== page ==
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Whether it’s an earthquake, a car chase, or just a good old fashioned disagreement, conflict is story fuel. Conflict and tension keep the reader glued to the page to see what will happen next. Stories about a walk in the park on a nice day aren’t very exciting. We like to see characters overcome barriers to reach their goals. Those barriers/conflicts can come in a great variety of forms. From villainous antagonists to stalled traffic to your best friend moving away, conflict forces characters to act/react.



Conflict shows what kind of stuff your characters are made of. The nature of who they truly are below the surface. No matter the issue, when push comes to shove, we need to give our characters something to respond/react to. Hot coffee spilled in someone’s lap can make them reveal their true colors. Does your character jump up to help clean the mess? Or do they gnash their teeth and yell and scream as if the spill was intentional? Whatever their response, it shows the reader about who the character is deep down. It’s not always as much about the specific issue as it is about their behaviors and their reactions to the conflict. It’s fascinating the deep levels of character you can reach through a little exercise in conflict.



What traits does your character possess? Are they neat and orderly, organized and timely? Pit them against a slovenly roommate (The Odd Couple). Are they secretly working for the resistance but hiding it from one another? (The Nightingale by Kristin Hannah). Are they completely introverted? Force them to face the crowd. Does your character have a fear of reptiles or heights? Make them face their fears to reach their goal (Indiana Jones or Humpty Dumpty in After the Fall by Dan Santat).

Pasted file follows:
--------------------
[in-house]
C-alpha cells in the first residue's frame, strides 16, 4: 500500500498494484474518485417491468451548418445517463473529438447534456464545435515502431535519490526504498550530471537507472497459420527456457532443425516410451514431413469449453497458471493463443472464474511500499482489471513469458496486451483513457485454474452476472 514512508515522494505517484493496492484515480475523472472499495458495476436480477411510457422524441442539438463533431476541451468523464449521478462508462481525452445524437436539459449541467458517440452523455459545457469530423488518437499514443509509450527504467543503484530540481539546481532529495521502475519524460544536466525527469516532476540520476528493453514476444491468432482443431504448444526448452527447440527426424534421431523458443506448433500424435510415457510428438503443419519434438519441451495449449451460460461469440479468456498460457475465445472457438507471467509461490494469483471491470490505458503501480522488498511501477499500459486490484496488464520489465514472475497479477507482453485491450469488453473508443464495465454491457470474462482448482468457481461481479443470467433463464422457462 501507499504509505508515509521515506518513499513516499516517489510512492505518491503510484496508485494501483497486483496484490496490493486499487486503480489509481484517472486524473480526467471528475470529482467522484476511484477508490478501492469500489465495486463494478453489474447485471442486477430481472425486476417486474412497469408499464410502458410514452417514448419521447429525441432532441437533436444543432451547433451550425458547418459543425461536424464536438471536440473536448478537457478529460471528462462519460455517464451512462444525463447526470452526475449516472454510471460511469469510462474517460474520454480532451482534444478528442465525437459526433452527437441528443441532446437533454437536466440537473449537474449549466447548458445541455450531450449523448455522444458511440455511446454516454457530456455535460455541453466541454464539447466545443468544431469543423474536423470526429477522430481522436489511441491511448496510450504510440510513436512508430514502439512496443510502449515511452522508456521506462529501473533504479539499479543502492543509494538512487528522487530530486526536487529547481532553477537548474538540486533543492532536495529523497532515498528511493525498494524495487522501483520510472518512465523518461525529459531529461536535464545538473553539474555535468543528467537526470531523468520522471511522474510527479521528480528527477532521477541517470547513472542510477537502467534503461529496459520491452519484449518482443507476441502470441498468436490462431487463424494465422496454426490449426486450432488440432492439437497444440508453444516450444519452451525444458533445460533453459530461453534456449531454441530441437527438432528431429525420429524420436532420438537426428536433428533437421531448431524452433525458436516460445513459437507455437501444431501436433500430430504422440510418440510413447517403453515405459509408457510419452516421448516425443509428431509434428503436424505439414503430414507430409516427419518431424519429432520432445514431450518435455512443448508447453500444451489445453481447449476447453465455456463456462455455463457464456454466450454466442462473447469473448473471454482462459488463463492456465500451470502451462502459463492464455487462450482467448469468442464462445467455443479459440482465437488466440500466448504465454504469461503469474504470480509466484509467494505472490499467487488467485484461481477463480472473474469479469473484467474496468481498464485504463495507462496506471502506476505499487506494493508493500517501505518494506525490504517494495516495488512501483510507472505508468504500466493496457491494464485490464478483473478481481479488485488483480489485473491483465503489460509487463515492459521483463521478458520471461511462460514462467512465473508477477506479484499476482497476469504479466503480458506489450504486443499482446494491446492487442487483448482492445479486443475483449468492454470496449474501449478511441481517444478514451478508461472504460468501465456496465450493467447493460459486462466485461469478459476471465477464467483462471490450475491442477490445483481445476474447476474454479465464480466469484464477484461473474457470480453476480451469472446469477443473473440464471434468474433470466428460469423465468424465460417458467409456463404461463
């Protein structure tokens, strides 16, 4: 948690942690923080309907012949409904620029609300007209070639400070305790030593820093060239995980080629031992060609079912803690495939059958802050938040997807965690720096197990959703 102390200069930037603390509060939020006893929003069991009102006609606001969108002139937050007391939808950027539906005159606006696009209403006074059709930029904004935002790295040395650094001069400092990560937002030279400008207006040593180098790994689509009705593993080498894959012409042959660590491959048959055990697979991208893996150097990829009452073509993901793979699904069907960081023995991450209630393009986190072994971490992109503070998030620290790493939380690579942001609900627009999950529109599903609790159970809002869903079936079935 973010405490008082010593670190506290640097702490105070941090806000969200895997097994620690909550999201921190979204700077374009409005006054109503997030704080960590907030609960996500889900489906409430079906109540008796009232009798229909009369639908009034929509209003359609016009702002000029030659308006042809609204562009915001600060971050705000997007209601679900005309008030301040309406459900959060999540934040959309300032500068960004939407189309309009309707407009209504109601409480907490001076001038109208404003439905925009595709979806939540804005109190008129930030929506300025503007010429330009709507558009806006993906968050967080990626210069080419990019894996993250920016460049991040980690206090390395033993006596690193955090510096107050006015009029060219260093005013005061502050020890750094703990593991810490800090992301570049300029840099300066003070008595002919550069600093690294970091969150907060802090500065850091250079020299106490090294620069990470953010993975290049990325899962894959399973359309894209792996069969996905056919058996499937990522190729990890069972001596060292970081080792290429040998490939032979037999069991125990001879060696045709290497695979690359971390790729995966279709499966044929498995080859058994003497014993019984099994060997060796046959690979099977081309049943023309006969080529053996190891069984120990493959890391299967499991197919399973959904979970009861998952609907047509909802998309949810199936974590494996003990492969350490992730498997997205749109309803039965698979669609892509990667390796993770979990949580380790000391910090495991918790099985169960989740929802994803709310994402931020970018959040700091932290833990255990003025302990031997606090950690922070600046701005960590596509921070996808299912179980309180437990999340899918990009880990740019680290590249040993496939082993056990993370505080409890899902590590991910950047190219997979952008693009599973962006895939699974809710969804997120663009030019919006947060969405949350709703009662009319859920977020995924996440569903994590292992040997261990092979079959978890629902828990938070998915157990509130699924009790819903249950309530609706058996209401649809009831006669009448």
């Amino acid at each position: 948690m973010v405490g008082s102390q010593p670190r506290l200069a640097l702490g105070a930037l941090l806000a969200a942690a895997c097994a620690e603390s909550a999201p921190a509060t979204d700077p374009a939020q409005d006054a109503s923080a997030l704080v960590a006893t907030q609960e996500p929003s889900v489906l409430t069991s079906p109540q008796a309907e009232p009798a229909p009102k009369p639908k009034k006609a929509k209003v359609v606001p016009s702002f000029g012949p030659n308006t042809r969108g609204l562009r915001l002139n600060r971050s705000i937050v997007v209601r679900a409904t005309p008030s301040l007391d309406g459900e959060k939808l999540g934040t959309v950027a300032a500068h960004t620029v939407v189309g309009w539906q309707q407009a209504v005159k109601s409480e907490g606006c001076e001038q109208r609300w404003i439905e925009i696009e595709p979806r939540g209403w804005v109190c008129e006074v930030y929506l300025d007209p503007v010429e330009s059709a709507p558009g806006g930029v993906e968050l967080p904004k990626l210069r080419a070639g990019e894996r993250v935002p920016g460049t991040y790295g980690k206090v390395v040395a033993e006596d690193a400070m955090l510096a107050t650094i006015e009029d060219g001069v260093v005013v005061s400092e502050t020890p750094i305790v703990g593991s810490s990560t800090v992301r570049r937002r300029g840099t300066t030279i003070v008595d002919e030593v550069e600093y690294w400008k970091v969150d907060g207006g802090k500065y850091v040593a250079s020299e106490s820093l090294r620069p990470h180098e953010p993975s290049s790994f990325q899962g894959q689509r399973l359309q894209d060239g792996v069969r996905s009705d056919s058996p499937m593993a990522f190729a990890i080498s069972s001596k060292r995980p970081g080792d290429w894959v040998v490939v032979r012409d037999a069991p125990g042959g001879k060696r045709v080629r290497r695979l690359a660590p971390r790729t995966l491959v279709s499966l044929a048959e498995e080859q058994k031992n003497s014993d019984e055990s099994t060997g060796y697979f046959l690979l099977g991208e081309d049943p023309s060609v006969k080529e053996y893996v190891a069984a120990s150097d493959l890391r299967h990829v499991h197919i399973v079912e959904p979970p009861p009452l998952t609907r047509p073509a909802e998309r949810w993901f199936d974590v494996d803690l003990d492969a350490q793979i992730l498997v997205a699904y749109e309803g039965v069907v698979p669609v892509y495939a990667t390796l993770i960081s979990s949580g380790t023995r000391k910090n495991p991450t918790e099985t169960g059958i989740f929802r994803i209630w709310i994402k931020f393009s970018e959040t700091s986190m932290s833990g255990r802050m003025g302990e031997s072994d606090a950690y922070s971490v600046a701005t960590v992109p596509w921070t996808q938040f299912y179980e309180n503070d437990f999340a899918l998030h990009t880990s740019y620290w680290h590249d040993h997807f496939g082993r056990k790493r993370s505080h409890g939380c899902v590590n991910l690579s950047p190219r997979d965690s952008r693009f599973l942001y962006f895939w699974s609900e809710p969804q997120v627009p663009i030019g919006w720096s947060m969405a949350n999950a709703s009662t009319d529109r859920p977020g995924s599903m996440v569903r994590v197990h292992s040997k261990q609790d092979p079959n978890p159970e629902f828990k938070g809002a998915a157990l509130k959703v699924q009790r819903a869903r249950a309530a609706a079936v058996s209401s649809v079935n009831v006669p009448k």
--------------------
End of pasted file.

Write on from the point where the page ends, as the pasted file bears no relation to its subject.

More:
The big ideas, our beliefs and the way we view the world, are excellent fodder for creating conflict. Deeply seated beliefs about things like, Love, Loyalty, Loneliness, Greed, Vengeance, Forgiveness, Hate, Exploitation, Justice, Redemption, etc., are keys to unlocking greater conflict between characters. Take two characters who both believe in justice and fairness, but have completely opposing ideas on how best to accomplish it and pit them against one another. (Think Captain America and Iron Man in Civil War.)



When my writing stalls, when a scene just isn’t working, when I find myself needing to spice up the story, I often find that what is lacking is conflict. Try sticking two characters in a room and tossing in some conflict. Did one of them renege on a deal? Maybe they discovered they’re both dating the same person. Are they both secretly working as spies for opposite sides? Or maybe it’s something as simple as disagreeing on where to set the thermostat. No matter the level of conflict you choose, creating chaos is a great way to spice up a story and rev up your writing. Remember, conflict is story fuel. 🙂

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Published inStory CraftWriting